Skip to content

About Quinn McFrederick

At the broadest level, I am interested in applying evolutionary and ecological theory to the conservation of wild organisms.  For example, I am currently studying interactions amongst the microbiota of wild bees, with the goal of determining how these interactions affect host phenotype.  Previously, I studied human impacts on wild bee populations.  As an evolutionary biologist, I use a combination of phylogenetics, population genetics and genomics, bacterial community next-generation sequencing surveys, and experimentation to answer these questions.  It is all fascinating to me, so I feel lucky to be able to do what I do. Besides science, my other passions are bike racing, music, and my lovely wife and daughter. I have pretty diverse tastes in bike racing and music, but my favorite kind of bike racing is cyclocross.

Quinn McFrederick’s CV:

Assistant Professor, University of California, Riverside.

Department of Entomology
900 University Avenue
University of California, Riverside
Riverside, California 92521
(951) 827-5817

quinnmc(put at symbol here)


2010 Ph.D., Summer 2010. University of Virginia, Biology (Douglas R. Taylor, advisor).

2004 M.A., San Francisco State University, Conservation Biology (Gretchen LeBuhn, advisor)

1992 B.A., University of California, Berkeley, Integrative Biology

Postdoctoral Research

2011-2013, NSF Postdoctoral Research Fellow in Biology, University of Texas at Austin (Ulrich Mueller, Bill Wcislo, advisors).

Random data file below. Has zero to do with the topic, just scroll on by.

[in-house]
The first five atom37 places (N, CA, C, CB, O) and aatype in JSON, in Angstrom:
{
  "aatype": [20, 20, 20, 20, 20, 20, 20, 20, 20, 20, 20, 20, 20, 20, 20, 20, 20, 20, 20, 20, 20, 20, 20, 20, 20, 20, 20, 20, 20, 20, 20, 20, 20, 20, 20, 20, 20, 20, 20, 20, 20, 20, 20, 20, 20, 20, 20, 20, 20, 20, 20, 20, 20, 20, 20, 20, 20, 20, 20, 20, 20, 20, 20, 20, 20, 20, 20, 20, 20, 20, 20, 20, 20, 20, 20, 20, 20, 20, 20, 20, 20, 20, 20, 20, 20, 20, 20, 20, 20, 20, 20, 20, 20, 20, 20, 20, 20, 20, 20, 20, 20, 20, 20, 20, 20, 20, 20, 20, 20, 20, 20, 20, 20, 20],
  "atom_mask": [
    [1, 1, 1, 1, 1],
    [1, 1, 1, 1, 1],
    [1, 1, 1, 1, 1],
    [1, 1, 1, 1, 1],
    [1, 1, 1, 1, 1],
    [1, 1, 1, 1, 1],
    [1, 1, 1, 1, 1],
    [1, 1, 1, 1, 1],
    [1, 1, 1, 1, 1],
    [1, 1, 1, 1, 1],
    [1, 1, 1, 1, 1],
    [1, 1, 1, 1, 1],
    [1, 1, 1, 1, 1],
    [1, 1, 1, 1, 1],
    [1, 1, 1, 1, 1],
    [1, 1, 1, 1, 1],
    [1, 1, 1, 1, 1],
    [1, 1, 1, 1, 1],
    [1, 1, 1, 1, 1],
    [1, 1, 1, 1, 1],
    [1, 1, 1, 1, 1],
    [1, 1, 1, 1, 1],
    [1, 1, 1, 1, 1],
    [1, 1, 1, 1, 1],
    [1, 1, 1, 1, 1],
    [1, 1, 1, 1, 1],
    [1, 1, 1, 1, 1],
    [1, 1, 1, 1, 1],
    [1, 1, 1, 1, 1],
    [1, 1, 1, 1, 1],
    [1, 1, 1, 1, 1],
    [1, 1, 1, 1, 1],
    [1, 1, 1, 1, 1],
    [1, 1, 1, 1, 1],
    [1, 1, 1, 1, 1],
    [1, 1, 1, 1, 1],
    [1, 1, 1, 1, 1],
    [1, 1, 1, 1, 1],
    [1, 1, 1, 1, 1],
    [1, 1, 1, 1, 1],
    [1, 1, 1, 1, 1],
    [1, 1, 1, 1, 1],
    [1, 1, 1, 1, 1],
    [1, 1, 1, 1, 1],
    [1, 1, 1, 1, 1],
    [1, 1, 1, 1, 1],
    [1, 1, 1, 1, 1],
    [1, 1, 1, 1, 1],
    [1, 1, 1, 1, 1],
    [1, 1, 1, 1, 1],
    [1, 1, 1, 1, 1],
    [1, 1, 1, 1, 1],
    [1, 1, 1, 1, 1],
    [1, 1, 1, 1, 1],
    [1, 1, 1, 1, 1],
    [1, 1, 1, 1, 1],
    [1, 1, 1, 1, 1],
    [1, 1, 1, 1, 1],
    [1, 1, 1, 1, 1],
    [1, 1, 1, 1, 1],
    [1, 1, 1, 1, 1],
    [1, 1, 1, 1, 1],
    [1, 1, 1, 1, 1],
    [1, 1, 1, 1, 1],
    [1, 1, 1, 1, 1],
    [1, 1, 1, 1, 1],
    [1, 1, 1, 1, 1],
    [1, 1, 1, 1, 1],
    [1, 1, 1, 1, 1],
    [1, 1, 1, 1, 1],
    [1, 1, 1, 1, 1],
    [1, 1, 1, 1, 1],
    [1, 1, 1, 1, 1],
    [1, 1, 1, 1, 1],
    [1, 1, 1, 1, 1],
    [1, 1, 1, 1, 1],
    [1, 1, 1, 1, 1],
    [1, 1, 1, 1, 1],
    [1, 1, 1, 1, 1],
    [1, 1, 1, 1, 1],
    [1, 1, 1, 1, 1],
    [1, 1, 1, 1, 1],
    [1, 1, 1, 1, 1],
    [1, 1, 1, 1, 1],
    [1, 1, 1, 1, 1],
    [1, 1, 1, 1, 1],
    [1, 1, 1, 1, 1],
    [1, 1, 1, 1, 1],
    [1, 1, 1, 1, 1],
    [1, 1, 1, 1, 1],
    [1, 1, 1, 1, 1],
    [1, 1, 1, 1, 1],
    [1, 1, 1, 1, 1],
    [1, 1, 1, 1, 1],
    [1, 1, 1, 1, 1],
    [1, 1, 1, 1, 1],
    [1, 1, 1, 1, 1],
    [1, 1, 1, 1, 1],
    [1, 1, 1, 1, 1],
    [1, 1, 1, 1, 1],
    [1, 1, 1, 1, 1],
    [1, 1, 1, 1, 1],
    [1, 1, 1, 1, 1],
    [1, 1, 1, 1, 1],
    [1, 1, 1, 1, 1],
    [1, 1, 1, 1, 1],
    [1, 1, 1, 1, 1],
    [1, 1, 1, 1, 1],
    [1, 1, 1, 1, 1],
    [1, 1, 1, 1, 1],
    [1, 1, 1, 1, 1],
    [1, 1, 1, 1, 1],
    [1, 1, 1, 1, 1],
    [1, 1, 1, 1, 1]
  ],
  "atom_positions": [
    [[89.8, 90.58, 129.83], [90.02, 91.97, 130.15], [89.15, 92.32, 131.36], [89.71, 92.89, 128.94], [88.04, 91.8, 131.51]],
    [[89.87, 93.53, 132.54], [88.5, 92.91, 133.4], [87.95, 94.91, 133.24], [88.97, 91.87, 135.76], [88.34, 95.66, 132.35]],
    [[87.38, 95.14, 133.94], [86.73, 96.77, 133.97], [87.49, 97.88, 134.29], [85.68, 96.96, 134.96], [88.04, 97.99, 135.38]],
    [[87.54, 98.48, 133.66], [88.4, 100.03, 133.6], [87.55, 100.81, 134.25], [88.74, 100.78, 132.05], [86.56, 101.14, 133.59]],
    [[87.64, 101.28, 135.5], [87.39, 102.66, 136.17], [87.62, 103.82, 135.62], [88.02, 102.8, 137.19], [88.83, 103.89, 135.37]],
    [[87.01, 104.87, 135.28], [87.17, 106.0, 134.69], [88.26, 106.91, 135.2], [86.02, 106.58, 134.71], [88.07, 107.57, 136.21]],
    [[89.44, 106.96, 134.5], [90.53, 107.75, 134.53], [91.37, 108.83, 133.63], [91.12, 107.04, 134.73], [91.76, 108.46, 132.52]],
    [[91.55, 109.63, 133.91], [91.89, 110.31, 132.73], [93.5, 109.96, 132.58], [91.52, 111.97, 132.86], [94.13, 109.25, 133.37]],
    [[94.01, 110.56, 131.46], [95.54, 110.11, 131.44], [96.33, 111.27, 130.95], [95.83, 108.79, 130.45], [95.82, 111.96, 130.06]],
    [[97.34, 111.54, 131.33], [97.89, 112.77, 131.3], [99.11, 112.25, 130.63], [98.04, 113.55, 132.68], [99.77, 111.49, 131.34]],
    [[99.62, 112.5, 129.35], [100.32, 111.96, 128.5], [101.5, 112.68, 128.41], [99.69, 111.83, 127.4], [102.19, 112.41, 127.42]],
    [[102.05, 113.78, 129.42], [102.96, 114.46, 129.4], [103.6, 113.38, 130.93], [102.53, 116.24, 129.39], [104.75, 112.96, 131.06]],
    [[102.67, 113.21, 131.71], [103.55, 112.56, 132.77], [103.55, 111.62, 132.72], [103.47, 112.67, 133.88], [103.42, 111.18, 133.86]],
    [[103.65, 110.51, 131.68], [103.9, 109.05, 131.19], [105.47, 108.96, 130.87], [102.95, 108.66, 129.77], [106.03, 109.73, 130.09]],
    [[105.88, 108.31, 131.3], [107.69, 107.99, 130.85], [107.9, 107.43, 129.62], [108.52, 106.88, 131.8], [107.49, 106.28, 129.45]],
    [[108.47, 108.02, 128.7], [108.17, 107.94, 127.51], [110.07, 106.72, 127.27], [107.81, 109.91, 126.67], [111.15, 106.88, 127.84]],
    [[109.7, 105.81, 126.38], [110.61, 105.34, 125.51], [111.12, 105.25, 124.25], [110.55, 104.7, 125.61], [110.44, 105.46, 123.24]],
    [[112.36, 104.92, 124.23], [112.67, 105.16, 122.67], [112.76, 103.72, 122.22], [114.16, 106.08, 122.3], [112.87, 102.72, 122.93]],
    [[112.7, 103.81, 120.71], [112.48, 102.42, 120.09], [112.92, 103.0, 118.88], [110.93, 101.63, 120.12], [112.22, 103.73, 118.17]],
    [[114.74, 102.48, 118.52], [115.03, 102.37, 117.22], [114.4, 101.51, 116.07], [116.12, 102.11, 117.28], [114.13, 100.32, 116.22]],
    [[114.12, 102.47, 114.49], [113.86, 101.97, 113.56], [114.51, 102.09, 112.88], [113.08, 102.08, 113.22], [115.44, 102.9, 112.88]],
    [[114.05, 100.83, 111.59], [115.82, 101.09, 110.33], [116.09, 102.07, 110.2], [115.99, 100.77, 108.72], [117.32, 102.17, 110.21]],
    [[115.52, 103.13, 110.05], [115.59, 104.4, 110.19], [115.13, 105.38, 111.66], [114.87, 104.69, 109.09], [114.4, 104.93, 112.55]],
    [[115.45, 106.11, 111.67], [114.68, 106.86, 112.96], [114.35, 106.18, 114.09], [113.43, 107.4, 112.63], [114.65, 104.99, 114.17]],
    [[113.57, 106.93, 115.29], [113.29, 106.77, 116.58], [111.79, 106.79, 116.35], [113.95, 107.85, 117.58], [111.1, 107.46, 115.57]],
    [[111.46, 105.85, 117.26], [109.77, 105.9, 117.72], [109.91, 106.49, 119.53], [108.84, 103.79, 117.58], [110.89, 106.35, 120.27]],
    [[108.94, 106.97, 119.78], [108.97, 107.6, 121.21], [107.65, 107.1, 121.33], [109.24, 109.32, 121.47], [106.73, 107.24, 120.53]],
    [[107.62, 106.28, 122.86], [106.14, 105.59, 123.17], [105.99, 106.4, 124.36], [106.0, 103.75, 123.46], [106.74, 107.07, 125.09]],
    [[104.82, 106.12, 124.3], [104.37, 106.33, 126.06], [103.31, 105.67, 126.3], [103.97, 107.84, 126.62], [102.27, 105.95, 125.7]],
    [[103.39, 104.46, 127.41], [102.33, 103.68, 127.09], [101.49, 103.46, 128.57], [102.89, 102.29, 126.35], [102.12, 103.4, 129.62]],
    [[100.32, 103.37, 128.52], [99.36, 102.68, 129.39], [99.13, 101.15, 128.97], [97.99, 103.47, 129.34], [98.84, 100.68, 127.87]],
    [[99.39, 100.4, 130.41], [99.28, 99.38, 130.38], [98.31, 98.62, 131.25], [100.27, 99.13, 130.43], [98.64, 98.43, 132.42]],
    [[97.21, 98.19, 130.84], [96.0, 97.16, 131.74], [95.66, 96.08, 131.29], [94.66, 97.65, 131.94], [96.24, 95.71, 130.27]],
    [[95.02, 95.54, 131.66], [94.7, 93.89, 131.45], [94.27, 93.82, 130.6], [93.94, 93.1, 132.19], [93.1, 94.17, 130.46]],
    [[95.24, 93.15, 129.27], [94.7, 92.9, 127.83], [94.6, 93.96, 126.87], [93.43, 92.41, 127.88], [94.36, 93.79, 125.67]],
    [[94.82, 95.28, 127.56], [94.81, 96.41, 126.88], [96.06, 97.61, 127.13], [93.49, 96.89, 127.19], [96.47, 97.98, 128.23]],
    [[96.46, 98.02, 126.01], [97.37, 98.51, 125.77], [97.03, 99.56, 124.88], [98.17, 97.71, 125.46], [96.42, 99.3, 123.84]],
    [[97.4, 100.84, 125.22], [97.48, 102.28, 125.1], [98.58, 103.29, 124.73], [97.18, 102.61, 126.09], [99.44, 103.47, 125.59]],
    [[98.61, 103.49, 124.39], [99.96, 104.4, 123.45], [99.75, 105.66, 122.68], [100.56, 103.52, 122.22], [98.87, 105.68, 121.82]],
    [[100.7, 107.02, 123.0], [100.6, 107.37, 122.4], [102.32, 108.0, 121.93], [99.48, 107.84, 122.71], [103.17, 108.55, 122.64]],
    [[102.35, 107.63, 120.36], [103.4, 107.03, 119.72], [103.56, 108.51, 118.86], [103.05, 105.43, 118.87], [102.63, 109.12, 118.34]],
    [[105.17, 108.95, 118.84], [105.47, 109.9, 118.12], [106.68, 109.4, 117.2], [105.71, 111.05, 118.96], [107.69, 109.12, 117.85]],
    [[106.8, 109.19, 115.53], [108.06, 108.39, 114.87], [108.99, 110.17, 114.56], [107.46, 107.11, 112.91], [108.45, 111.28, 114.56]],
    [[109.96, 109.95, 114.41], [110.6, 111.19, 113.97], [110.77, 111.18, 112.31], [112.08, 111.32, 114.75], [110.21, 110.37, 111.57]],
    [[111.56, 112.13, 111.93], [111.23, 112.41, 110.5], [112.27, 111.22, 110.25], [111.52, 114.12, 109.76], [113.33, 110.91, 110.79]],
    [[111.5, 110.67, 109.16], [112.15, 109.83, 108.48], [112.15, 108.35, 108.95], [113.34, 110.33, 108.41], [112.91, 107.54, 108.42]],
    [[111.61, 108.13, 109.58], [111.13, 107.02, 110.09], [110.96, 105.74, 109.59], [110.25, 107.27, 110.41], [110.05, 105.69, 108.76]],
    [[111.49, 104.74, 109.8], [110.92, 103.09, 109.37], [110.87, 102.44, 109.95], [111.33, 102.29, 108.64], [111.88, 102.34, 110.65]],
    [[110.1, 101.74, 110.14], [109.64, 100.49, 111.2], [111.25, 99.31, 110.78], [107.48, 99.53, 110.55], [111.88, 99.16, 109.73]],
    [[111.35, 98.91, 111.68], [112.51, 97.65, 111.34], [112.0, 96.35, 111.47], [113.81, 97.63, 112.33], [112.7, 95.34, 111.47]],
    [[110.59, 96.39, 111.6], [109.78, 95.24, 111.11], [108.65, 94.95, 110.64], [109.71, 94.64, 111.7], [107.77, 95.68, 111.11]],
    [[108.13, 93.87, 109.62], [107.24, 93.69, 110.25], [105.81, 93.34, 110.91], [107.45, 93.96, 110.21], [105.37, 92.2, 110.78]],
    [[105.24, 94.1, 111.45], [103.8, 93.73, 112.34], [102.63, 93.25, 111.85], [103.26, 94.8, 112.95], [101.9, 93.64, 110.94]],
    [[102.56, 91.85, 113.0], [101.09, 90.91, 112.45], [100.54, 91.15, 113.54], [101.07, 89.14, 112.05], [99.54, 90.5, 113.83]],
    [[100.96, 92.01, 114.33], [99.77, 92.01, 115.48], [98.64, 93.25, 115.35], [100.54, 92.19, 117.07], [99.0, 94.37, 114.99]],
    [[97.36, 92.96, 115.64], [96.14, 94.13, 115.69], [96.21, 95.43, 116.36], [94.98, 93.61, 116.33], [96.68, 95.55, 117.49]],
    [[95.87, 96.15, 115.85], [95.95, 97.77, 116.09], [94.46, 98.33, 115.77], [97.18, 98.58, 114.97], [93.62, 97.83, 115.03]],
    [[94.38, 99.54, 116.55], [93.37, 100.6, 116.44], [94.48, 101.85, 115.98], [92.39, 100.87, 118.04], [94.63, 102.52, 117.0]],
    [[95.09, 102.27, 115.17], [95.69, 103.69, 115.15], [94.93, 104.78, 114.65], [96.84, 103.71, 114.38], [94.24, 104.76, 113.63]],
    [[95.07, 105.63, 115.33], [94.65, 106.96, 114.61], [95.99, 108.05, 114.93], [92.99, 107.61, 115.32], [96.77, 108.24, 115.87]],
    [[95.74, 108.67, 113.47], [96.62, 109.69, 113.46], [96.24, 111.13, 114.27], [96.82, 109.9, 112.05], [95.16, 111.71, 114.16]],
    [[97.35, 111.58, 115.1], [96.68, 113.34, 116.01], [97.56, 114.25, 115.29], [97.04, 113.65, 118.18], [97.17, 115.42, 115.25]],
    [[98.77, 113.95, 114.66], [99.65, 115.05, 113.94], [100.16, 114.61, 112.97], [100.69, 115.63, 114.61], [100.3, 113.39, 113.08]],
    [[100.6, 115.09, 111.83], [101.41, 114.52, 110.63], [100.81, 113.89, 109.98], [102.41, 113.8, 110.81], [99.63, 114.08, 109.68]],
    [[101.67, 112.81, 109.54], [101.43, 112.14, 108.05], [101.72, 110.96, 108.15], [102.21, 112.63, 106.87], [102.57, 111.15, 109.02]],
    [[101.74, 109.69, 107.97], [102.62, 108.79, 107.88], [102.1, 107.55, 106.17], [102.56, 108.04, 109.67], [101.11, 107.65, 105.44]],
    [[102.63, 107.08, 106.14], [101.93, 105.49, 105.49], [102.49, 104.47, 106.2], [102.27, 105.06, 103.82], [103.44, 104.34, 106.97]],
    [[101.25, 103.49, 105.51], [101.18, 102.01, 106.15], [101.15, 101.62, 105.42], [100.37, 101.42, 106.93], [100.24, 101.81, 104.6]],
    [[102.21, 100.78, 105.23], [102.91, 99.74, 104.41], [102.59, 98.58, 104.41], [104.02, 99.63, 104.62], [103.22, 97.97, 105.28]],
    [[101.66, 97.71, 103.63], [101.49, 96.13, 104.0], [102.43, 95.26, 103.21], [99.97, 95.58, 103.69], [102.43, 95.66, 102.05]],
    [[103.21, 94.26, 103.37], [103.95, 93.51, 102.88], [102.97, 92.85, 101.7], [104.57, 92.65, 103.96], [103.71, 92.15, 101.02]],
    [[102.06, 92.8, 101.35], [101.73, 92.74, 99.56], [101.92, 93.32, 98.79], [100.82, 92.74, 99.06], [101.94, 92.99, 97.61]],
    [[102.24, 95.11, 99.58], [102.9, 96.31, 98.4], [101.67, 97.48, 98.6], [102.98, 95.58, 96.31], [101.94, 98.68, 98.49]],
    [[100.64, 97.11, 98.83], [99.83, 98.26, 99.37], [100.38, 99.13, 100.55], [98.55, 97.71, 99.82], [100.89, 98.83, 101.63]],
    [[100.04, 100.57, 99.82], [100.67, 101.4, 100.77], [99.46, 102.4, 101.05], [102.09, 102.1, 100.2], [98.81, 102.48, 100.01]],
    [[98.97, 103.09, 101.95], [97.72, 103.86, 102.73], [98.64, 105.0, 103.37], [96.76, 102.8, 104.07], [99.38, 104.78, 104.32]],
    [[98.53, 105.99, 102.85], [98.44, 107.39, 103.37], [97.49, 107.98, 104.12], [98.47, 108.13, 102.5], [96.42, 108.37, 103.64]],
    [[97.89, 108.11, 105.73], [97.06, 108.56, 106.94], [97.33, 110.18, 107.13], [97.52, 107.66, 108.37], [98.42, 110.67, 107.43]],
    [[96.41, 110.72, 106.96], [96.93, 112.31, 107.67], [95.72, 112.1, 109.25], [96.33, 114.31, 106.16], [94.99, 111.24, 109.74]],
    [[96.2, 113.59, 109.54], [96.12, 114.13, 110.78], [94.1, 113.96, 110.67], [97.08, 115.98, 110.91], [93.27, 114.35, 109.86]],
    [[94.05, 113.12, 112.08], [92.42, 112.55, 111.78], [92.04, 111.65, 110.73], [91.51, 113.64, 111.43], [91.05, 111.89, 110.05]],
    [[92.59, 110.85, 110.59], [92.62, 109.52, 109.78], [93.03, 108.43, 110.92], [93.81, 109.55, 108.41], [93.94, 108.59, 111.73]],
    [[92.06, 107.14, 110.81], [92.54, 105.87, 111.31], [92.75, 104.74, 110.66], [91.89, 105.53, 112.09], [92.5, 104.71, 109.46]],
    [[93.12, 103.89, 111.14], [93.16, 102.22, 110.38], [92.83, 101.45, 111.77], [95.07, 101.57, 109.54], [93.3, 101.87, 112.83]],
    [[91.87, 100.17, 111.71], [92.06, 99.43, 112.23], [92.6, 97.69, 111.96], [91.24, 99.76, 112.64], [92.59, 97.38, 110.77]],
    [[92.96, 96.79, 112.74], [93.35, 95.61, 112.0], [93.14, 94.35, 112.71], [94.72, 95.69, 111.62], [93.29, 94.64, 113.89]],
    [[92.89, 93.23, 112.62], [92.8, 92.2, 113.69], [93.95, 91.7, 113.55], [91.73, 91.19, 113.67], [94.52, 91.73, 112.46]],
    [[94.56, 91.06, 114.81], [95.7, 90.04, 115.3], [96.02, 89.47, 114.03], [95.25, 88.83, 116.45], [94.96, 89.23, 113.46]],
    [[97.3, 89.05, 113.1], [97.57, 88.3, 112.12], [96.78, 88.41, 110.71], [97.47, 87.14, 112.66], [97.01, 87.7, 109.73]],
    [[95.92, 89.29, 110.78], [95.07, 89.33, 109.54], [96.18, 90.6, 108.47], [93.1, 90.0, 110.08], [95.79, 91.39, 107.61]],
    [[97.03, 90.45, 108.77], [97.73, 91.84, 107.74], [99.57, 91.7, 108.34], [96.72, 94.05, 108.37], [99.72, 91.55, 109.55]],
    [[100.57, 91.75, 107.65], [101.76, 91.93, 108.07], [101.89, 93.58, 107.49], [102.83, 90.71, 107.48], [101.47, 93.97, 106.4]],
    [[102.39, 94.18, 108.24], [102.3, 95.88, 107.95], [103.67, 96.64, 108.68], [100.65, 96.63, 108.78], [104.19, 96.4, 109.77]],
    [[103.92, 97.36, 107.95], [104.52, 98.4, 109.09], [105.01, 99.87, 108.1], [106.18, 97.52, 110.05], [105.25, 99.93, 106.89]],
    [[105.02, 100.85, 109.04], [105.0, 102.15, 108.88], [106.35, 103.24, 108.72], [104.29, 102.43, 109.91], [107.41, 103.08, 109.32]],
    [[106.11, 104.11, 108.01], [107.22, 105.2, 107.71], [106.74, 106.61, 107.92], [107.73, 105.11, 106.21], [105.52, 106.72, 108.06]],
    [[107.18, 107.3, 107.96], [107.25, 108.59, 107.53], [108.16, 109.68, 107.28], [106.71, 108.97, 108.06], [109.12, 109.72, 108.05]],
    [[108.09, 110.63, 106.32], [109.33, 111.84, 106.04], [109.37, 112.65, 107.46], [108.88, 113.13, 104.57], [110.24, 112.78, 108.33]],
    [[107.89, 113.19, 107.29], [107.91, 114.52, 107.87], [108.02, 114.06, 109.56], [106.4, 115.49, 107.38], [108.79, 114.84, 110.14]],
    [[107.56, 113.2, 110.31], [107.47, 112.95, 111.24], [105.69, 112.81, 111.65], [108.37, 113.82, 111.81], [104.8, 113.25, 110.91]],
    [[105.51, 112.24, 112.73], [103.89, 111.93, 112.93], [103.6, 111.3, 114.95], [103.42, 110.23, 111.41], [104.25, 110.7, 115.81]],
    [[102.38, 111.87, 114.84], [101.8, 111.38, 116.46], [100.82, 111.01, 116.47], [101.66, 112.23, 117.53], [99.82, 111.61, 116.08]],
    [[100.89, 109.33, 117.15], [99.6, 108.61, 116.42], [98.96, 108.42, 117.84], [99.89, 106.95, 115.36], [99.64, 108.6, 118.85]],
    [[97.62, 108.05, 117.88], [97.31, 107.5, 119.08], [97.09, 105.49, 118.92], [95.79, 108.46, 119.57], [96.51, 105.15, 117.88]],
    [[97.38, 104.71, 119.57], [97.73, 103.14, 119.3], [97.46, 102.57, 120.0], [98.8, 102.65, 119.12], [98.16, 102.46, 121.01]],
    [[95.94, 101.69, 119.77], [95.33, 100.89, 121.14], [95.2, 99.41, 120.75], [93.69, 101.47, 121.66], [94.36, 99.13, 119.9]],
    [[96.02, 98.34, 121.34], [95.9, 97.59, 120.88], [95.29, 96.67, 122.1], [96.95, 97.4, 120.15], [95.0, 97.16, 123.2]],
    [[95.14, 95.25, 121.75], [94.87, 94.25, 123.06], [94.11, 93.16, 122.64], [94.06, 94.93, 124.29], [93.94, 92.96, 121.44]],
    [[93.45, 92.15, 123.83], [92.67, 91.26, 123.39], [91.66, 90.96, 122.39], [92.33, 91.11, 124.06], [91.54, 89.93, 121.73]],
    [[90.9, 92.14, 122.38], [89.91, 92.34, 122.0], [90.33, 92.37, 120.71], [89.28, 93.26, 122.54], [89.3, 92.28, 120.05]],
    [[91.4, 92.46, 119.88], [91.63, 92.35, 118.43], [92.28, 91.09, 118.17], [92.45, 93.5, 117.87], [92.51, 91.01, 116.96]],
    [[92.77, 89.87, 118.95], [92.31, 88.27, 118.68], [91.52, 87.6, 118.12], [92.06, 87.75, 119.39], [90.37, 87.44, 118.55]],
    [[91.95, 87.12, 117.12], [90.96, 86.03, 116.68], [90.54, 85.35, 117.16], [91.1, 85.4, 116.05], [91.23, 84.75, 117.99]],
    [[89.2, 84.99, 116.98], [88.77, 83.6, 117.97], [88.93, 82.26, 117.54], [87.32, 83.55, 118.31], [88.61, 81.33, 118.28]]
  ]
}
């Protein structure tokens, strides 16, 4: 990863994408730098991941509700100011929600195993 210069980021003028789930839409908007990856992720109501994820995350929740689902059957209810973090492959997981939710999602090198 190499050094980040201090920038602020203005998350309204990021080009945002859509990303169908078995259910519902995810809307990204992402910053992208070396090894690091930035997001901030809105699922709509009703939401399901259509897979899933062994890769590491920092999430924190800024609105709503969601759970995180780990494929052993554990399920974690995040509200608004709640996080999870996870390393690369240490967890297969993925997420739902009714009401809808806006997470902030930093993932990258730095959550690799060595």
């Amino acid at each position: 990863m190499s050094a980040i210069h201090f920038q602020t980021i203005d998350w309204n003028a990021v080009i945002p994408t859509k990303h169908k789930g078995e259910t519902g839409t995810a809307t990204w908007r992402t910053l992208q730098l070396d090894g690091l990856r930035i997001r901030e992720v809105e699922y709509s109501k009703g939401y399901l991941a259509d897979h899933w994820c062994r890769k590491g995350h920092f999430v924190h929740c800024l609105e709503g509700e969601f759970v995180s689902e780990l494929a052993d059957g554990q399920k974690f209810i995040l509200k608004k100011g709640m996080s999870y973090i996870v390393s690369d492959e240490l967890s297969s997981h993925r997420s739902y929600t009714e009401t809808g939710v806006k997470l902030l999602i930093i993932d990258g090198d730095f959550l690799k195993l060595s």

2010 June-December. Postdoctoral Research Fellow, University of Rochester (John Jaenike, advisor).

Research Grants

2011-13 NSF Postdoctoral Research Fellowship in Biology (award number 1003133, $189,000)

2008-10 NSF Doctoral Dissertation Improvement Grant (co-PI with Douglas R. Taylor, award number 0808454, $11,913)

2005 Exploratory Research Award, Department of Environmental Sciences, the University of Virginia ($1,000)


2010 Award for Excellence in Scholarship in the Sciences from the Vice-President for Research, University of Virginia.  The award recognizes “excellence in original scholarship by Ph.D. students at the University” ($5,000)

2010 Graduate Teaching Assistant Award from the Department of Biology, University of Virginia ($250)


2014 Corby-Harris V, Snyder LA, Schwan MR, Maes P, McFrederick QS, Anderson KE. Origin and effect of Alpha 2.2 Acetobacteraceae in honey bee larvae and description of Parasaccharibacter apium gen. nov., sp. nov. Appl Environ Microbiol 80:7460–7472.

2014 McFrederick QS, Wcislo WT, Hout MC, and Mueller UG. Host species and developmental stage, but not host social structure, affect bacterial community structure in socially polymorphic bees. FEMS Microbiology Ecology. 88: 398-406.

2014 McFrederick QS, Mueller UG, James RR. Interactions between fungi and bacteria influence microbial community structure in the Megachile rotundata larval gut. Proceedings of the Royal Society B-Biological Sciences. 281: 20132653.